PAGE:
Equipment & Technology

Aurora embraces Australia’s automation opportunity

Automation could be the key to soaring productivity, thriving businesses and rising incomes. ABHR sat down with Braden Goddin from Aurora Process Solutions to learn how the company is helping manufacturing and processing businesses unlock the benefits.

It’s a hot summer day in regional Australia. You work at a company that cleans and bags seeds, moving 20kg bags of product from the packaging line onto pallets. With no air-conditioning, the corrugated iron packing shed soon heats up under the blazing sun. 

By the end of the day, you’re exhausted and the next shift is not appealing.

Braden Goddin, sales and marketing manager at Aurora Process Solutions, said this is an all too common occurrence around the country.

“It’s a demanding job, it’s dull, it’s dirty and it’s dangerous,” he told ABHR. “It’s a job that ideally shouldn’t be done by a person. We’re seeing more and more people making this conclusion. It’s a credit to those operators who soldier on and get it done, but there is a better way.

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“The labour force increasingly doesn’t want to do these kinds of jobs, and the people currently employed in these positions are getting older.”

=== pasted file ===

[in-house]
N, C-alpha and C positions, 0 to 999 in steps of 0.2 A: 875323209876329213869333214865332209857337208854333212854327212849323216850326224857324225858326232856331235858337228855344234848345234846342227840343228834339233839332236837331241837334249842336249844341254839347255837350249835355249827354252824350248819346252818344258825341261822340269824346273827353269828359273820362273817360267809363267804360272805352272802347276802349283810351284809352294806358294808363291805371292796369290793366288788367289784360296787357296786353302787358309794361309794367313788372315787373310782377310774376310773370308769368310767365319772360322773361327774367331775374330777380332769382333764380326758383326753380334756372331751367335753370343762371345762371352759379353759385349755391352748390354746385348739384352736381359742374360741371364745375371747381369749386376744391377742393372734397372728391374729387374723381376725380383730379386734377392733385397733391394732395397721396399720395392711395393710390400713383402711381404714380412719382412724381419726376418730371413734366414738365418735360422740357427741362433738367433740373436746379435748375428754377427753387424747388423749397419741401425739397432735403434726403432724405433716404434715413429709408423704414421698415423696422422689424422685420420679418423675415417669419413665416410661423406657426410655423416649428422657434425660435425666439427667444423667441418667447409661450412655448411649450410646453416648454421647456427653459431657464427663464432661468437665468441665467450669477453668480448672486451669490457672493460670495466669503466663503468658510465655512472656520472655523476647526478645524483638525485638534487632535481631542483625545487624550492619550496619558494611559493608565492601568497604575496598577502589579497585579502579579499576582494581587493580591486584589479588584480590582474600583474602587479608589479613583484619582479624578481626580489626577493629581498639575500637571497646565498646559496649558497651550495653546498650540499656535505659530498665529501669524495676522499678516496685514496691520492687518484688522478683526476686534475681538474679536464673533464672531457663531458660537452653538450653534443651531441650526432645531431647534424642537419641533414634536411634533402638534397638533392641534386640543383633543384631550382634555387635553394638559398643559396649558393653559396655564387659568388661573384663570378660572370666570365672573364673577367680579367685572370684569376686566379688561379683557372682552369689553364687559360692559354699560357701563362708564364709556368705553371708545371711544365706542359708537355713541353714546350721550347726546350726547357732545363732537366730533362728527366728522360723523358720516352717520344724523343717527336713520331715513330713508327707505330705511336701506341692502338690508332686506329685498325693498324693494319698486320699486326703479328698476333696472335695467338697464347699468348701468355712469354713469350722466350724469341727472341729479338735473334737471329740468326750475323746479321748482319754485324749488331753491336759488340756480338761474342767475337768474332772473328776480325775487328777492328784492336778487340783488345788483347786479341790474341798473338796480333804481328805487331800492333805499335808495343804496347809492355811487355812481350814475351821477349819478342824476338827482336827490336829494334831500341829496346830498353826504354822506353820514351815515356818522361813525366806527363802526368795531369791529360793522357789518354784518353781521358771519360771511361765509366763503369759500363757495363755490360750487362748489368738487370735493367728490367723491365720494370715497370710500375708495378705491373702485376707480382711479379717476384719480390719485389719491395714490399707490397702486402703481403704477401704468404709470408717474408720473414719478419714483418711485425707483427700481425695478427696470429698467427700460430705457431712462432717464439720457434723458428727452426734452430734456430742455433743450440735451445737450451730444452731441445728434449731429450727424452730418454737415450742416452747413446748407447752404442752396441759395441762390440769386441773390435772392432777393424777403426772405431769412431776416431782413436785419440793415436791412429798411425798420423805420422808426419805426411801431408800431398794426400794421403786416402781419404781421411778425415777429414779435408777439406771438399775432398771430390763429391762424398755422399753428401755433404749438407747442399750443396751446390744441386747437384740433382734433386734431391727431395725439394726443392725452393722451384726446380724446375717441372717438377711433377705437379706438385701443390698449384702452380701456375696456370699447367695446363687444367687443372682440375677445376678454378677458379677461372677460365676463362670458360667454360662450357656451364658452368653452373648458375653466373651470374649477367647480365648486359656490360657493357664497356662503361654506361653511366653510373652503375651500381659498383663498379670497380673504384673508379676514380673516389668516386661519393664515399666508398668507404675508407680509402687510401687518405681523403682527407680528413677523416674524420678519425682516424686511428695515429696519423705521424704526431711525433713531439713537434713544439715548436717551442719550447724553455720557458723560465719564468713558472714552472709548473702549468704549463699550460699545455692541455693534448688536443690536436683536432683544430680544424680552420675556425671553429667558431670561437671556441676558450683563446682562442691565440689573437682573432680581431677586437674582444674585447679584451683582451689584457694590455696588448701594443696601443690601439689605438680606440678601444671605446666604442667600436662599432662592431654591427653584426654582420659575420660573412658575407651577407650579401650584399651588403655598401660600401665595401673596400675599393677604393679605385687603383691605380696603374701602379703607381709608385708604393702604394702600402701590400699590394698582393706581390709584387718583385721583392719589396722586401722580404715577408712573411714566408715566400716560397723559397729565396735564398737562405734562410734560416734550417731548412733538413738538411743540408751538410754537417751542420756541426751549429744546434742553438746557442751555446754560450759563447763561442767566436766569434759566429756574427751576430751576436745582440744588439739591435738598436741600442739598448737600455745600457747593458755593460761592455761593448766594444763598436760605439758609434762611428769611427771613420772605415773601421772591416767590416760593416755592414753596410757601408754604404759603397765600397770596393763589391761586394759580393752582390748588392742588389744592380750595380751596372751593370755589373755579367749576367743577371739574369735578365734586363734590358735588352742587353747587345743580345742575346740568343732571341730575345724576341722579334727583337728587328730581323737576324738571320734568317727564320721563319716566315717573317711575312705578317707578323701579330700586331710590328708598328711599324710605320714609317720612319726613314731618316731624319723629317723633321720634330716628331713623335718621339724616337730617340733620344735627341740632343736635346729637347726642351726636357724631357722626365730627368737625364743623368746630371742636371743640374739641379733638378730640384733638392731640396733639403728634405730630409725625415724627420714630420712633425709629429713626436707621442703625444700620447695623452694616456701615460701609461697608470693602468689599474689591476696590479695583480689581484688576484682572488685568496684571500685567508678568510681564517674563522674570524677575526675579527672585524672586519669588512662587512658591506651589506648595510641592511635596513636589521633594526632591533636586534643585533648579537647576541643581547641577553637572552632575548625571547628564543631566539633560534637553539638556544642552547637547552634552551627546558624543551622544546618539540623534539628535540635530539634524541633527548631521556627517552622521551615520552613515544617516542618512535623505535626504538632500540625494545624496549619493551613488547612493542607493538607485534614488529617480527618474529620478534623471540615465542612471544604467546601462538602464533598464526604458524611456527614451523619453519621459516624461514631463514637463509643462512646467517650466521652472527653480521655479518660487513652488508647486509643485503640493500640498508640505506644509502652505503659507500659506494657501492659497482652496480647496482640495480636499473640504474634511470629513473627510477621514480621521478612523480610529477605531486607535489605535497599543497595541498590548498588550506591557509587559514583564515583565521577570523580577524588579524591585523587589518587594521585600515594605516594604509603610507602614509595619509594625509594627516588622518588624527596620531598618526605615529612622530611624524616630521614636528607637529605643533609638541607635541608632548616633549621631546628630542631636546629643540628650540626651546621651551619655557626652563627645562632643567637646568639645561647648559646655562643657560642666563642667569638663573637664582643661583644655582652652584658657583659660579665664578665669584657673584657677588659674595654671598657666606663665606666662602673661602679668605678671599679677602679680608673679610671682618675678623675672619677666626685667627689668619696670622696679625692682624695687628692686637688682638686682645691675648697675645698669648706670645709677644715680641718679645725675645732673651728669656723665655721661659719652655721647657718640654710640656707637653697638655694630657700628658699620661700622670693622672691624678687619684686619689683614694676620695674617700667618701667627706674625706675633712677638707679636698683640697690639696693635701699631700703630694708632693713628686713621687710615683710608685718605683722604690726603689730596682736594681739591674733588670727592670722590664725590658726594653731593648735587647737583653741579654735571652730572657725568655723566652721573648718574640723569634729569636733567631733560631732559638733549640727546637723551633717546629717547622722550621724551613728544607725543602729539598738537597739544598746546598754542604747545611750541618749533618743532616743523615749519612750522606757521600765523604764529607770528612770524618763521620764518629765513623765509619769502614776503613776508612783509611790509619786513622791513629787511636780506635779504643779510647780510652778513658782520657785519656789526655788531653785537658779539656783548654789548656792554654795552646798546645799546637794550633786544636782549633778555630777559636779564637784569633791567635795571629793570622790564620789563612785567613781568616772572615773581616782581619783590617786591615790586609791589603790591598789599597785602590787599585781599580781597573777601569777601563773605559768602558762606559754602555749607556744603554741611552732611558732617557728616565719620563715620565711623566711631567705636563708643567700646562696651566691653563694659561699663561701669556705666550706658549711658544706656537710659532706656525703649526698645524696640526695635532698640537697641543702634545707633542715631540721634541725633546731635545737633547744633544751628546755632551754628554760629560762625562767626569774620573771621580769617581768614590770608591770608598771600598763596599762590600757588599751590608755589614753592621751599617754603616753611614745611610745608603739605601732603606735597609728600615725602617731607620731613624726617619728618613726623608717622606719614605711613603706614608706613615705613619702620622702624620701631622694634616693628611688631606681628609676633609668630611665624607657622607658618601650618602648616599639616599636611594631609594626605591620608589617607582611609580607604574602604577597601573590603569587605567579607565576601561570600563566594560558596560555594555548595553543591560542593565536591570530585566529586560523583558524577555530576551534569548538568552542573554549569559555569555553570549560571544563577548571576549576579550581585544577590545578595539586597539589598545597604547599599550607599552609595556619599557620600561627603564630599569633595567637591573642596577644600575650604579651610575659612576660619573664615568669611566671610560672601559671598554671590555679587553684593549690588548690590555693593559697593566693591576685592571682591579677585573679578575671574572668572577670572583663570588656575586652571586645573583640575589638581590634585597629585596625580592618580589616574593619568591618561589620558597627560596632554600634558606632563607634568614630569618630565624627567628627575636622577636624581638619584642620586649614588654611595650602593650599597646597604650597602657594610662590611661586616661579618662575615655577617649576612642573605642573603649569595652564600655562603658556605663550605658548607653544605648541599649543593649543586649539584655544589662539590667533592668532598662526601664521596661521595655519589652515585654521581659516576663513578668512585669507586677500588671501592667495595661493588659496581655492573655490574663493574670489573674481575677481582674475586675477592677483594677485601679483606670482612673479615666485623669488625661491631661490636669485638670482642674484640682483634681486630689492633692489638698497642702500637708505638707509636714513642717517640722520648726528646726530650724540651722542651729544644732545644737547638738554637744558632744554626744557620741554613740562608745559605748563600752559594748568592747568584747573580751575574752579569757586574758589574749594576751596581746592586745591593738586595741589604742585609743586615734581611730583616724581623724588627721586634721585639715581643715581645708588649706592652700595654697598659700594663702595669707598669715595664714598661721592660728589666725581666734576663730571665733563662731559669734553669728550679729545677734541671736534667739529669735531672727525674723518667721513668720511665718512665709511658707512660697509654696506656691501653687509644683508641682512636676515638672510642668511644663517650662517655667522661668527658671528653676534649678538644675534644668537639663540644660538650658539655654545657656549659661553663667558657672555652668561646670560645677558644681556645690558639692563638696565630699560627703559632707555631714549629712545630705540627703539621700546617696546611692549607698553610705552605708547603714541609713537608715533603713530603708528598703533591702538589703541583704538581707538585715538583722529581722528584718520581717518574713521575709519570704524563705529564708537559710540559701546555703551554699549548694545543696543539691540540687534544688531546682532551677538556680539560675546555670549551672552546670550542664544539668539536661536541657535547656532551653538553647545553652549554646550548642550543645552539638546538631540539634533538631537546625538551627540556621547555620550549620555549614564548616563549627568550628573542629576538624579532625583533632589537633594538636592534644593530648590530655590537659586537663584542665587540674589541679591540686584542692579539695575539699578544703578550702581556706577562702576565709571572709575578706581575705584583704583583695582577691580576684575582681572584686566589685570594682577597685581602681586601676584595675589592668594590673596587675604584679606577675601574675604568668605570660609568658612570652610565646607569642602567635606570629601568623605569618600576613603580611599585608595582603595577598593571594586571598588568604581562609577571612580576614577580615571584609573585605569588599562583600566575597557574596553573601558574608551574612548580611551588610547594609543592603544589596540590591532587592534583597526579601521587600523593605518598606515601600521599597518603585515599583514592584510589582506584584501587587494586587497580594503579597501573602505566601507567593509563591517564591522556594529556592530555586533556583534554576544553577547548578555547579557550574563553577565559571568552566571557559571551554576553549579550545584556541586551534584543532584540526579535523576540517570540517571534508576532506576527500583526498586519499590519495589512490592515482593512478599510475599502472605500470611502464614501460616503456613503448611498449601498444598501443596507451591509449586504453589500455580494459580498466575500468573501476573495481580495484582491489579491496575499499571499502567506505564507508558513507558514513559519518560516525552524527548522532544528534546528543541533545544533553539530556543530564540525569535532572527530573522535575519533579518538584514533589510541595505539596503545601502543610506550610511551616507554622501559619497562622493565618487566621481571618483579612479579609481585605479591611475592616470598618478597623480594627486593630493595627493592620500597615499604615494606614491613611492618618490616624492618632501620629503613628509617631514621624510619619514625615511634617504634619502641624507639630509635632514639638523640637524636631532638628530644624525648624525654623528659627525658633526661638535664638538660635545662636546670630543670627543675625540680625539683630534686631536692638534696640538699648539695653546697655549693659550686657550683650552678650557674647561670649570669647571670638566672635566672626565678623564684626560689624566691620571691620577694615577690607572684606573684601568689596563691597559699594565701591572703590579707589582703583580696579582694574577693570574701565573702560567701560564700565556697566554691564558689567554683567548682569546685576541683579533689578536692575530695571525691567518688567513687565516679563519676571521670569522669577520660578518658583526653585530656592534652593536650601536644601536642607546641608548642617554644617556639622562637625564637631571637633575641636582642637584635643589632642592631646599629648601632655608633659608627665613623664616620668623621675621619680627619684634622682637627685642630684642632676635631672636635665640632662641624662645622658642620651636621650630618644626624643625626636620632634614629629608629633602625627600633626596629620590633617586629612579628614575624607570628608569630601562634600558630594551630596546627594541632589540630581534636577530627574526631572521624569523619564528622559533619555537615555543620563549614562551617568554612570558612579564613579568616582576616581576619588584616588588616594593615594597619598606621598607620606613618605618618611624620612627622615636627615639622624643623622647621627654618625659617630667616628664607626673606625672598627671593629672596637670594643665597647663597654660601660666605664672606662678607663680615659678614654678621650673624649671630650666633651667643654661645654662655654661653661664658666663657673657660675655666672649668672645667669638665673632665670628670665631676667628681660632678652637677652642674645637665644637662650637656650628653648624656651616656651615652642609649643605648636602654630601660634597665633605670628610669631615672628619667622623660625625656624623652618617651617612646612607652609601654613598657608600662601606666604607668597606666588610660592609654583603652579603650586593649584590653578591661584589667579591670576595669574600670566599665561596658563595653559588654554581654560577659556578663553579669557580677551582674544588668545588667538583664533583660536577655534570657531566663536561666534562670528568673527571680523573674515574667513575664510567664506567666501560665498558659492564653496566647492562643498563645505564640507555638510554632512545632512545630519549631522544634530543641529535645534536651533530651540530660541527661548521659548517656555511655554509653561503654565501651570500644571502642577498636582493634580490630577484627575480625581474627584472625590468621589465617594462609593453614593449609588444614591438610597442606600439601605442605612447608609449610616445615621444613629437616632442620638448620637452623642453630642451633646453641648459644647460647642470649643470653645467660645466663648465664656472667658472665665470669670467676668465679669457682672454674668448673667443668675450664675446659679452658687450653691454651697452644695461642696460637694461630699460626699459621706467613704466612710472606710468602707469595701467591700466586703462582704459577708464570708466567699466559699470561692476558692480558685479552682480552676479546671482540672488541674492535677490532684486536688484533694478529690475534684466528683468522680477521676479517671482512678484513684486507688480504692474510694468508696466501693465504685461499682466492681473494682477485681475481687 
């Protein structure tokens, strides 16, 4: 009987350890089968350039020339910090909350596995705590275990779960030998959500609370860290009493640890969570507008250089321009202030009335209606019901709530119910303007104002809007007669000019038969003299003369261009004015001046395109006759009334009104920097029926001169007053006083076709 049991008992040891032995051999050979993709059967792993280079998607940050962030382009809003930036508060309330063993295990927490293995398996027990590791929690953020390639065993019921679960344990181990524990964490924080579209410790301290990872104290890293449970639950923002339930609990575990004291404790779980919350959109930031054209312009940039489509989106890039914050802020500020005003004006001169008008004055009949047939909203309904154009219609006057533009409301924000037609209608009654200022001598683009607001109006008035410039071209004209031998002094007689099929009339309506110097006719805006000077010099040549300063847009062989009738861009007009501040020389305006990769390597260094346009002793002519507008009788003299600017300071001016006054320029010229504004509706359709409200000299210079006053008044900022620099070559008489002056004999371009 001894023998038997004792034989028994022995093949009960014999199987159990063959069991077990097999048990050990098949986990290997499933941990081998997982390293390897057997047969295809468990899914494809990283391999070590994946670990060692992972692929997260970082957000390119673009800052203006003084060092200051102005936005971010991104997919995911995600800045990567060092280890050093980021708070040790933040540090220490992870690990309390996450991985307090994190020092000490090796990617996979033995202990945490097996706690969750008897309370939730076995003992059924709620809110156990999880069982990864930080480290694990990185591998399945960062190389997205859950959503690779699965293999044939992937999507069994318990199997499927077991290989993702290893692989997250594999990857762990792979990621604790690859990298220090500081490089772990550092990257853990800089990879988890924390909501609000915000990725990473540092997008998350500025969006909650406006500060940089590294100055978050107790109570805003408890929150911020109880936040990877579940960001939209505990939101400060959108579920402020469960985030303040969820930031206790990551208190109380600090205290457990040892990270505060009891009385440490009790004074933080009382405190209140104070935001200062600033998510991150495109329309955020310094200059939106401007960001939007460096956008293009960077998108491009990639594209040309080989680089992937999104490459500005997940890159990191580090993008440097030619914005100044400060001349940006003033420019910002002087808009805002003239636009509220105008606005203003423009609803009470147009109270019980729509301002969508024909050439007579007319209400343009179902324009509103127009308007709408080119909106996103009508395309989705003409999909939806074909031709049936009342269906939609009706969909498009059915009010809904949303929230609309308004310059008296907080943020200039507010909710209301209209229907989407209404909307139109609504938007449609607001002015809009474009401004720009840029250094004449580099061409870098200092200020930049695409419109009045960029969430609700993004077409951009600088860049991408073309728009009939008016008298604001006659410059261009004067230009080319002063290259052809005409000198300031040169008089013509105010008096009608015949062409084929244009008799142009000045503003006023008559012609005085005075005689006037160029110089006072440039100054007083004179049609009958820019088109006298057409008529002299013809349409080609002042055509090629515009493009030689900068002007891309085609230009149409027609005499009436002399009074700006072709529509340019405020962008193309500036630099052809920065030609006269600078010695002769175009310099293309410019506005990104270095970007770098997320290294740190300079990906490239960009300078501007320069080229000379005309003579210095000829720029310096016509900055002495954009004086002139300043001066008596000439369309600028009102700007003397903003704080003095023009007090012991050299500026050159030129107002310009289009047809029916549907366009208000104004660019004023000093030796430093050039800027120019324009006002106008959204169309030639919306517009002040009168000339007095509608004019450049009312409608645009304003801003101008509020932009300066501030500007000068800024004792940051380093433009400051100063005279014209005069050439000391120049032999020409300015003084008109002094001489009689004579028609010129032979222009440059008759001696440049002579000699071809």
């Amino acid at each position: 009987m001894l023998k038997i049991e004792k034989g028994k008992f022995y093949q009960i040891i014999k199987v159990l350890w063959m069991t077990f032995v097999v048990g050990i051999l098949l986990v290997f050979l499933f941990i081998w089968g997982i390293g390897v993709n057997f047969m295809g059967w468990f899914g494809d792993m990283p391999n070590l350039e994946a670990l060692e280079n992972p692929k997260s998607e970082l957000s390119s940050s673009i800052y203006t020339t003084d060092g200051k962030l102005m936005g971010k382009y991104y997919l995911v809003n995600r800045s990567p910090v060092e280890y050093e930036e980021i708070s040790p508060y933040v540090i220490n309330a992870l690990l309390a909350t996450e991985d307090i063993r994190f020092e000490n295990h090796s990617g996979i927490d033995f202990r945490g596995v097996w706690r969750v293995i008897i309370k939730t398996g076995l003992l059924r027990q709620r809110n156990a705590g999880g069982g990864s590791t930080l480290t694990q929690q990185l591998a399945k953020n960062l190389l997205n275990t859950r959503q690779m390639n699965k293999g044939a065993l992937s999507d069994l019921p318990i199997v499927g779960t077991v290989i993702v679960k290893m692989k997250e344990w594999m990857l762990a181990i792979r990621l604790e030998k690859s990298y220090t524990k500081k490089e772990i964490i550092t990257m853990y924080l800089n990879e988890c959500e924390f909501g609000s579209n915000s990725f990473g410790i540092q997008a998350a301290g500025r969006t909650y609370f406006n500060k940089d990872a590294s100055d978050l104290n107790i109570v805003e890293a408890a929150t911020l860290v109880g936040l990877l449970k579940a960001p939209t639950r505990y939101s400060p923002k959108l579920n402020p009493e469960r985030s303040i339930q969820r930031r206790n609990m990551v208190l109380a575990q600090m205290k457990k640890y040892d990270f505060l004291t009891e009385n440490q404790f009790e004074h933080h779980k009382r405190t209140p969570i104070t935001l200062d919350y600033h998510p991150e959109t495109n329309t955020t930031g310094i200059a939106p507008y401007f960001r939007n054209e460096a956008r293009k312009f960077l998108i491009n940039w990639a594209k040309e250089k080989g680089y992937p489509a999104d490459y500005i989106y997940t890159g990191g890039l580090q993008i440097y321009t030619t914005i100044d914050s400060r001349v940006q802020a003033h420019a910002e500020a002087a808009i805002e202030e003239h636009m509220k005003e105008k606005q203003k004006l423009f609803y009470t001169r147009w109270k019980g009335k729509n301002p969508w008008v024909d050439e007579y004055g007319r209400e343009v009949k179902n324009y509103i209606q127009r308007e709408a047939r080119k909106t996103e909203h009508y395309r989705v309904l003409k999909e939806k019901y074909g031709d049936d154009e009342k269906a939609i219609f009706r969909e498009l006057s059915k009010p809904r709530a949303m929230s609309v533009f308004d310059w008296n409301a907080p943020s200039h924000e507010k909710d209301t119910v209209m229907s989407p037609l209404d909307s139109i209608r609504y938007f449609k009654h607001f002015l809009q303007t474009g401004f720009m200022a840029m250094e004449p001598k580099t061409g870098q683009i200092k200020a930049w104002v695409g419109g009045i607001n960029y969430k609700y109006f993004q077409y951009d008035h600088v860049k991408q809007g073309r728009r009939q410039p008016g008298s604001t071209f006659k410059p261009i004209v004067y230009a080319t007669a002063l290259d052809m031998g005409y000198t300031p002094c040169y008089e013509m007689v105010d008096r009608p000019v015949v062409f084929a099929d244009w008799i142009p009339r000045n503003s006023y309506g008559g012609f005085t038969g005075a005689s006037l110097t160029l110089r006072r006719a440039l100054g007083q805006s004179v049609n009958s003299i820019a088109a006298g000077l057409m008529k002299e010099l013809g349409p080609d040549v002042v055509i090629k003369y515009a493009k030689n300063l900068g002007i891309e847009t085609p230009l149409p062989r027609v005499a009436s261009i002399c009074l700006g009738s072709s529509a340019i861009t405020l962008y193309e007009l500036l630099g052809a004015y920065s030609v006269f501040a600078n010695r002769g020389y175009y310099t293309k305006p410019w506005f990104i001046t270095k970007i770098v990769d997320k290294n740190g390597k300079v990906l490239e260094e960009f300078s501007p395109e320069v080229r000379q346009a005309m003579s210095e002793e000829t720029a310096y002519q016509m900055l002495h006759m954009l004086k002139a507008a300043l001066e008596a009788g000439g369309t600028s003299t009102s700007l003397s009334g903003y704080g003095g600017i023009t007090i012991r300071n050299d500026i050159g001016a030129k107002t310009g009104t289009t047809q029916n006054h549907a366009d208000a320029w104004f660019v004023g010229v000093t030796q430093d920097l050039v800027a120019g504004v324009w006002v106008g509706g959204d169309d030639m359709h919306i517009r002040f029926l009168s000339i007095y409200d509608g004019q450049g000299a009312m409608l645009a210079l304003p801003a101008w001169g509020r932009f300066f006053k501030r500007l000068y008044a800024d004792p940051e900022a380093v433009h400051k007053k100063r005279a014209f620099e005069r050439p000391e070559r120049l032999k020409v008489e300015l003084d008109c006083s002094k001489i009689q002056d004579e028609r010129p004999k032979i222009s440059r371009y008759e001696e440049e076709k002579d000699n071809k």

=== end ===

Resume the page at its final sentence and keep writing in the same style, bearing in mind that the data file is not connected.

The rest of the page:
Goddin quoted McKinsey’s Australia’s automation opportunity report to further underline the point.

“Australia needs to boost productivity to rekindle the kind of economic growth that spreads income growth across the population, especially given its ageing population. Without a renaissance in productivity, the country risks a future of lower growth and reduced resources to invest,” he said. 

With such a tight job market, many workers are often undertaking several other roles in addition to backbreaking physical labour.

Aurora helps small-to-medium businesses in regional areas automate their operations with bag-filling, closing, conveying, palletising and wrapping/hooding equipment. In particular, the business works with industries dealing with heavy bags, such as the grain, stockfeed, fertiliser, landscape products, sand and cement industries.

Goddin said that when automation is implemented in a workplace, it allows workers to put more focus on executing the higher value parts of their roles.

“A manual operator who lifts bags onto a pallet can instead be upskilled to operate a forklift and move the pallets from the packaging line to trucks, for example,” he said.

“There’s always a degree of monitoring required with automation, as well. Operators can take ownership of a certain part of the process and be responsible for replenishing consumables like bags or pallet film.

“Quality checks are also important and remain a human role in a lot of industries. Instead of toiling away shifting bags, the operator can ensure every bag, pallet or shipment meets the quality requirements.”

One key advantage we see with small to medium business is that automation removes the need for management/owners to spend hours and weekends down on the packing floor. Rather, this time can be spent on growing the business.